After an increase in new filings of accounting class actions in 2011, filings fell sharply in 2012. Yet accounting case settlements continued to represent a high percentage of total settlement dollars for all cases settled in 2012, according to a new report by Cornerstone Research, Accounting Class Action Filings and Settlements—2012 Review and Analysis.
New accounting case filings decreased from 78 in 2011 to 45 in 2012, the lowest number in recent years. A waning of filings against Chinese issuers listed on U.S. exchanges through reverse mergers (Chinese reverse mergers) and a considerable slowdown in filing activity in the second half of the year contributed to the sharp decline in class action filing activity overall, and in the share of filings that include accounting allegations. The drop in Chinese reverse merger cases alone accounted for approximately two-thirds of the drop in new accounting cases from 2011 to 2012. For the third consecutive year, the majority of new accounting cases that were filed included allegations of internal control weaknesses, and approximately one in three new cases involved a financial statement restatement.
Despite the decline in new case filings, accounting case settlement dollars represented over 90 percent of all settlement dollars for securities class actions in 2012, and the average and median settlements for accounting cases were higher than for non-accounting cases. For cases with GAAP allegations, settlements in relation to shareholder losses were highest for those that involved a financial statement restatement and/or accounting irregularity. Cases involving company announcements of internal control weaknesses increased to almost 45 percent of all settled cases in 2012 from 34 percent in 2011, and were associated with higher settlements.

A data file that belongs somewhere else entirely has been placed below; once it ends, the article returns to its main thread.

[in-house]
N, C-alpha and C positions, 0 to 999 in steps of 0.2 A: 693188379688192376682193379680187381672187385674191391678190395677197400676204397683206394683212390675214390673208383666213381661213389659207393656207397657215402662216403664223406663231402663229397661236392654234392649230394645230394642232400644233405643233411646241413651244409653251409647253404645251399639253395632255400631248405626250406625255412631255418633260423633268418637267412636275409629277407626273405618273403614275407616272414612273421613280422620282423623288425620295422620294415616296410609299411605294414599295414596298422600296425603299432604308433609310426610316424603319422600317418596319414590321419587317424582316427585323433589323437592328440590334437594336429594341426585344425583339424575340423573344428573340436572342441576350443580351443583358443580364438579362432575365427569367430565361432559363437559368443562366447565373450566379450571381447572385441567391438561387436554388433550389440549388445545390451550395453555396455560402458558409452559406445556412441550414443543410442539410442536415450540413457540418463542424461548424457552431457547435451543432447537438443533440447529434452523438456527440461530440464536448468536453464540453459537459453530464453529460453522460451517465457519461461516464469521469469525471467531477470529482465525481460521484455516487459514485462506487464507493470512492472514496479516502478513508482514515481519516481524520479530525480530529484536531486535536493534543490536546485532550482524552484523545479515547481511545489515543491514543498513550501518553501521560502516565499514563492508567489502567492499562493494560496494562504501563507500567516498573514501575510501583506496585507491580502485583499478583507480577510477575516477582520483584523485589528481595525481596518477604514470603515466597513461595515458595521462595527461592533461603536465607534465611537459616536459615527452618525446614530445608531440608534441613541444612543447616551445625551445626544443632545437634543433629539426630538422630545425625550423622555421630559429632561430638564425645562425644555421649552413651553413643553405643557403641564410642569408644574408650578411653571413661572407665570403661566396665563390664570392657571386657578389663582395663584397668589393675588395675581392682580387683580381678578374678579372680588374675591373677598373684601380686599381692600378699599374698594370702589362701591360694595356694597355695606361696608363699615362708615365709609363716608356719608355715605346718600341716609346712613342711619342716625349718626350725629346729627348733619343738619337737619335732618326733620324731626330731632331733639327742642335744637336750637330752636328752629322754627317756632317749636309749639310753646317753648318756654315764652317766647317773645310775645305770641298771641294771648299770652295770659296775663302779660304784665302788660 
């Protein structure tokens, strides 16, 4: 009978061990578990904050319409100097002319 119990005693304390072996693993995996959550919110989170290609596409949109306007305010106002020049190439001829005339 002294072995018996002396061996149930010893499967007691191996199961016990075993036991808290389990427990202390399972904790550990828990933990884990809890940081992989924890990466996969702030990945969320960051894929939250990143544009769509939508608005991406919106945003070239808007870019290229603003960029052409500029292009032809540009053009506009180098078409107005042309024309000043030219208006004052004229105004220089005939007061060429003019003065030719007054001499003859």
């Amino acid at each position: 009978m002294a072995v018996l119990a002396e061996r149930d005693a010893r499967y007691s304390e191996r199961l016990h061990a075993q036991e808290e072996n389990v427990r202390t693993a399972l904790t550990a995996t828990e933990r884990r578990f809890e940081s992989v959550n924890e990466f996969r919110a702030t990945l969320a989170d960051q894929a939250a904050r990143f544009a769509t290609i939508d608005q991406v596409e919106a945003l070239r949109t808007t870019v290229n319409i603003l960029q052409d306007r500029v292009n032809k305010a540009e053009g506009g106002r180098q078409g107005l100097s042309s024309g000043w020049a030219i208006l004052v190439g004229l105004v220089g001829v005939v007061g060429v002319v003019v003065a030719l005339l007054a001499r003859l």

Factors such as the Dodd-Frank whistleblower program, a recent increase in restatements of financial statements by accelerated filers, and the JOBS Act extension of the exemption from auditor reports on internal controls for emerging growth companies are watch areas for future accounting-related litigation trends.
Source: Cornerstone Research
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